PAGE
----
The Adventures of Tom Sawyer
by Mark Twain
We all know that Injun Joe is one bad dude. The question is, why is he so bad? Why does he do the awful things he does? If we're talking strictly about motivation, then it's safe to say that there are two forces at work: greed and revenge. Take the case of Dr. Robinson. Yes, Injun Joe kills him, but he doesn't seem to have planned the murder in advance. In fact, upon closer inspection it seems that all Joe really wanted to do was extort some money from the doctor:
Potter took out a large spring-knife and cut off the dangling end of the rope and then said:
"Now the cussed thing's ready, Sawbones, and you'll just out with another five, or here she stays."
"That's the talk!" said Injun Joe.
"Look here, what does this mean?" said the doctor. "You required your pay in advance, and I've paid you."
"Yes, and you done more than that," said Injun Joe, approaching the doctor, who was now standing. "Five years ago you drove me away from your father's kitchen one night, when I come to ask for something to eat, and you said I warn't there for any good; and when I swore I'd get even with you if it took a hundred years, your father had me jailed for a vagrant. Did you think I'd forget? The Injun blood ain't in me for nothing. And now I've got you, and you got to settle, you know!" (9.44-47)
As you can see, Injun Joe is out for two things in this case: money and revenge. That said, revenge or "settling" in this case seems to be a matter of five extra dollars, not a human life. Once the fighting starts Injun Joe is perfectly happy to kill Robinson, but it doesn't seem to have been in his original plans.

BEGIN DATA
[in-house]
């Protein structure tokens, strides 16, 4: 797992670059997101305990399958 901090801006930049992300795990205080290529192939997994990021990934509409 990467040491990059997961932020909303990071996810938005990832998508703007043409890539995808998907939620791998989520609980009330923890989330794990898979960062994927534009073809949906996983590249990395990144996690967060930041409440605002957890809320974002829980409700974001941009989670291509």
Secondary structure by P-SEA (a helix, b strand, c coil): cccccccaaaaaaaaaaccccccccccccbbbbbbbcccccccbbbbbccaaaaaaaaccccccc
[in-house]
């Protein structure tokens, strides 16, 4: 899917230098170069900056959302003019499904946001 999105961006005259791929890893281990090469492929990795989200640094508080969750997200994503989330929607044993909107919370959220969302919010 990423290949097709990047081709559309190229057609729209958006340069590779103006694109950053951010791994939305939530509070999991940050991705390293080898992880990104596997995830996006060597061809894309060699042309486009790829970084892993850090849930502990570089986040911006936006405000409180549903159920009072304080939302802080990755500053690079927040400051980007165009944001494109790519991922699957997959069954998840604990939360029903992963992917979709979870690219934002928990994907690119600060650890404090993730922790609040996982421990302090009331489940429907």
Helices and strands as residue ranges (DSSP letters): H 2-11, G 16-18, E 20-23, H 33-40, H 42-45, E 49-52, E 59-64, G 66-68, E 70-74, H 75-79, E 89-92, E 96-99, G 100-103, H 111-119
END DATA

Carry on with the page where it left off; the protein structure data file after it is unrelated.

Revenge also motivates Injun Joe's unsuccessful attempt at attacking the Widow Douglas. As he explains to his companion:
But her husband was rough on me – many times he was rough on me – and mainly he was the justice of the peace that jugged me for a vagrant. And that ain't all. It ain't a millionth part of it! He had me horsewhipped! – horsewhipped in front of the jail, like a nigger! – with all the town looking on! Horsewhipped! – do you understand? (29.30)
Joe admits to being treated poorly by the Judge many times, but his biggest grievance with the now deceased Mr. Douglas had something to do with a vagrancy charge, perhaps the very same one Robinson's father got him put in jail for. Injun Joe certainly does seem to have a monkey on his back – it's his inability to let go of his grudge with the Widow that stops him from splitting for Texas.
Injun Joe also seems to have some issues regarding race. Since he's part Native American, he is looked down upon in society. When Huck tells the Welshman that the "deef and dumb Spaniard" is actually Injun Joe, the Welshman thinks he should have known the Spaniard was Injun Joe because, in his opinion, only an Indian would do such horrible stuff to a woman. This is certainly an offensive stereotype, but Injun Joe doesn't seem to mind it. In fact, he even seems to like it: when talking to Dr. Robinson, he uses his "Injun blood" as an excuse to justify his aggression. At the same time, he can't stand being treated like a second-rate citizen; he is conscious of a racial division, and he doesn't want to be treated as an inferior person.
Now, this isn't meant to excuse Injun Joe or make him a sympathetic character. He really is a cold-blooded killer and a thief. But he shouldn't simply be written off as a one-dimensional "bad guy." He's a complex character, and he's worthy of analysis.